Current wireless networks have a problem: The more popular they become, the slower they are. Researchers at Fudan University in Shanghai have just become the latest to demonstrate a technology that transmits data as light instead of radio waves, which gets around the congestion issue and could be ten times faster than traditional Wi-Fi.
In dense urban areas, the range within which Wi-Fi signals are transmitted is increasingly crowded with noise—mostly, other Wi-Fi signals. What’s more, the physics of electromagnetic waves sets an upper limit to the bandwidth of traditional Wi-Fi. The short version: You can only transmit so much data at a given frequency. The lower the frequency of the wave, the less it can transmit.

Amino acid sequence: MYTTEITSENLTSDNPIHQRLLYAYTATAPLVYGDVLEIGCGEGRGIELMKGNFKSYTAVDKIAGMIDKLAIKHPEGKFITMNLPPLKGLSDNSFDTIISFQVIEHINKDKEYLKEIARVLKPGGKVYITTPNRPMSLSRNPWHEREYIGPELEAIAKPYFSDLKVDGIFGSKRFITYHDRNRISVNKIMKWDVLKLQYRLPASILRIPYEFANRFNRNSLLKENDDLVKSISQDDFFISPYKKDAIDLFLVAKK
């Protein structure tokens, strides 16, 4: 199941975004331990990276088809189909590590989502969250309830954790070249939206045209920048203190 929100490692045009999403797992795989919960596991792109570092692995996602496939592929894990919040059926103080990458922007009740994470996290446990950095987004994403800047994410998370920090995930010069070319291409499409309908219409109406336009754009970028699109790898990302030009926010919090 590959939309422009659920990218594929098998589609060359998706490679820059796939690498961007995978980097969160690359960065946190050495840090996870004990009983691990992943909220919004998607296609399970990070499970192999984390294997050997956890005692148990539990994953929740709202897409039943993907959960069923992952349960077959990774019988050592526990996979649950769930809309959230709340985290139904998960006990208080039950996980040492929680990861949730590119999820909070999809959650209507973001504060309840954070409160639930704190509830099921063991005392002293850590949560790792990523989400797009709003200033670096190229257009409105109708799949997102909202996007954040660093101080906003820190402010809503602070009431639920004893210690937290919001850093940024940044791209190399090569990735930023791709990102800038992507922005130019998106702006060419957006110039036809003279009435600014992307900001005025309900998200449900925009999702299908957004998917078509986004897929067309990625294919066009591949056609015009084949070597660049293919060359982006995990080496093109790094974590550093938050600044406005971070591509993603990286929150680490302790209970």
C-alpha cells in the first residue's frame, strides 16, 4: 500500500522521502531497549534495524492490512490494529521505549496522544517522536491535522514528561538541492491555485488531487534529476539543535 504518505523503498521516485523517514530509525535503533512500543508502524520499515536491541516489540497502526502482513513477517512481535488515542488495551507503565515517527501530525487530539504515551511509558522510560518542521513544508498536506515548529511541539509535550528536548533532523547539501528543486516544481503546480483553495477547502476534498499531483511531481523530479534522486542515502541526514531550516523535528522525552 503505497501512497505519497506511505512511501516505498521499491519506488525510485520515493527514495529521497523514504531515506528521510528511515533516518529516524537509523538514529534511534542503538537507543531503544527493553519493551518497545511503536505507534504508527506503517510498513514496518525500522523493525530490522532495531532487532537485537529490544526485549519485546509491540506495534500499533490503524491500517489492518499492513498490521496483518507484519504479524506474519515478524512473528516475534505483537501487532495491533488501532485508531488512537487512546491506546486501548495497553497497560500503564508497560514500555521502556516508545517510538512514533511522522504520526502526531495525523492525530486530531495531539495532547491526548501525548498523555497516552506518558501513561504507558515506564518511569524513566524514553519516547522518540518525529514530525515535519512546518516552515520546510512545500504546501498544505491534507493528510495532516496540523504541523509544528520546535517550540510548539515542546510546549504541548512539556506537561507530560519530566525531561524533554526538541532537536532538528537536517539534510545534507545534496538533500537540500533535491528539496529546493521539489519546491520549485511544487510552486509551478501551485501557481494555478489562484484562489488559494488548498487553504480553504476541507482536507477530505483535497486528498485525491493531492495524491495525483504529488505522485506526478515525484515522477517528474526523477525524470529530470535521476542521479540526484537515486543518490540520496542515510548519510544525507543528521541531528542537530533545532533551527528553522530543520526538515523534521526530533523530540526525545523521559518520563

But what if you could transmit data using waves of much higher frequencies, and without needing a spectrum license from your country’s telecoms regulator? Light, like radio, is an electromagnetic wave, but it has about 100,000 times the frequency of a Wi-Fi signal, and nobody needs a license to make a light bulb. All you need is a way to make its brightness flicker very rapidly and accurately so it can carry a signal.
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